| I'm often tired even though I get eight hours sleep every night. What could be causing this? Would sleeping pills help?
Although 7 to 8 hours is widely thought to be the ideal length of time for a good night's sleep, the amount of sleep individuals need varies considerably, and you may be among those who need more. To determine your own requirements, try going to bed an hour or even 90 minutes earlier for at least 10 days. Keep a diary, noting how refreshed you feel during the day and how your ability to carry out difficult tasks compares with the way you felt and performed before the experiment. You may be surprised to find a little extra sleep is all you need to revitalize your energy and spirits. Our requirement for sleep can change at different times, some questions to consider are:
• Are you pregnant? See, what are the signs of pregnancy before a missed period?
• Have you started new medications recently?
• Have you started a new diet or exercise regime?
• Have you been working new shifts or longer hours?
All of these factors can cause you to need more sleep. BUT, if extra sleep does not relieve your tiredness, you may have a sleep disorder that is undermining the quality rather than the quantity of your sleep (like sleep apnea). Or your fatigue may be a secondary symptom of some other problem like for example:
• A viral infection - like flu or mononucleosis. See, do I have a cold or the flu?
• Rheumatoid arthritis - tiredness and joint aches.
• Thyroid condition - see symptoms of thyroid disease.
• Fibromyalgia - see signs of fibromyalgia.
• Chronic fatigue syndrome (CFS) - see signs of CFS.
• Depression - see effects of depression.
• Postpartum depression - see symptoms of postpartum depression.
• Onset of diabetes - symptoms of diabetes.
• Polycystic ovary syndrome (PCOS) - see does PCOS cause fatigue?
Depression, stress and anxiety are, in fact, the most common causes of tiredness. But whatever the cause, sleeping pills, though they may help in the short-term, are not the solution. They do not give a natural night's sleep and can lead to dependency. To get at the source of the problem, see your doctor, who may ask you to keep a sleep diary for specialist analysis.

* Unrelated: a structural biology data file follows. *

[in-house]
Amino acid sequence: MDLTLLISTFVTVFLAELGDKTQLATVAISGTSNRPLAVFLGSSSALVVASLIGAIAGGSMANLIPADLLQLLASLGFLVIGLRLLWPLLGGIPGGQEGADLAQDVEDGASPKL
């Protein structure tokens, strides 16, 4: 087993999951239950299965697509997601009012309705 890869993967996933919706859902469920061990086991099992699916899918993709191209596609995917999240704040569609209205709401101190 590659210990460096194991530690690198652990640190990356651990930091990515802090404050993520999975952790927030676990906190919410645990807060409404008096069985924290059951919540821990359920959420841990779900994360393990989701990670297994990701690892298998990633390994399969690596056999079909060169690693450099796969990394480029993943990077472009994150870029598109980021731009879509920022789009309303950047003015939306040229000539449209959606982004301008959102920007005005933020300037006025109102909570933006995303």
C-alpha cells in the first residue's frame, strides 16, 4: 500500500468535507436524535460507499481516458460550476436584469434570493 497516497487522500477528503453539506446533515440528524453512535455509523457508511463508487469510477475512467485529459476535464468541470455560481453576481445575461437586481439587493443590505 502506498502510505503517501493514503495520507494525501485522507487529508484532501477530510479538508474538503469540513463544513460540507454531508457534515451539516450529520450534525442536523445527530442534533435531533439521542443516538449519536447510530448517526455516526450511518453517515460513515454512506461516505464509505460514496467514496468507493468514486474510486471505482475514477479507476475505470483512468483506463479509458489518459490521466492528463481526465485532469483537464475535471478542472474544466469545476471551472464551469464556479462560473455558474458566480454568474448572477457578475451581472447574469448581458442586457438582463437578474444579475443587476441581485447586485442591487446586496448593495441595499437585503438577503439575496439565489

What Happens When We Sleep And Dream?
When a person sleeps, they are not a simple state of unconsciousness, but rather they go through a series of stages that occur in regular cycles through the night, each cycle taking around 90 minutes. The stages fall into one of two categories: rapid eye movement (REM) sleep, during which the eyes are extremely active, and non-REM sleep, when the eyes are still. As you fall asleep, your body relaxes and brainwave patterns quieten down, breathing evens out, your pulse and temperature drop and the senses become less responsive. Gradually you pass through four progressively deeper stages of non-REM sleep before starting to come up again through the same stages (in reverse order). Finally, you move into a period of REM sleep, when dreaming occurs. The eyes dart around (but stay closed) and brainwave patterns are similar to those of the waking state. Large body muscles enter a state close to paralysis, perhaps to prevent dreams being acted out and causing injury. Most people go through 4 or 5 sleep cycles a night, but both physical illness and sleep disorders can disturb this pattern or prevent you from reaching the very deepest levels of sleep. Persistent problems may need to be analyzed by a sleep clinic.
Joint and muscular pain: Why do I ache all over?
When a doctor is necessary: Reasons for seeing a doctor.
• Got another question? See: Womens Health Questions
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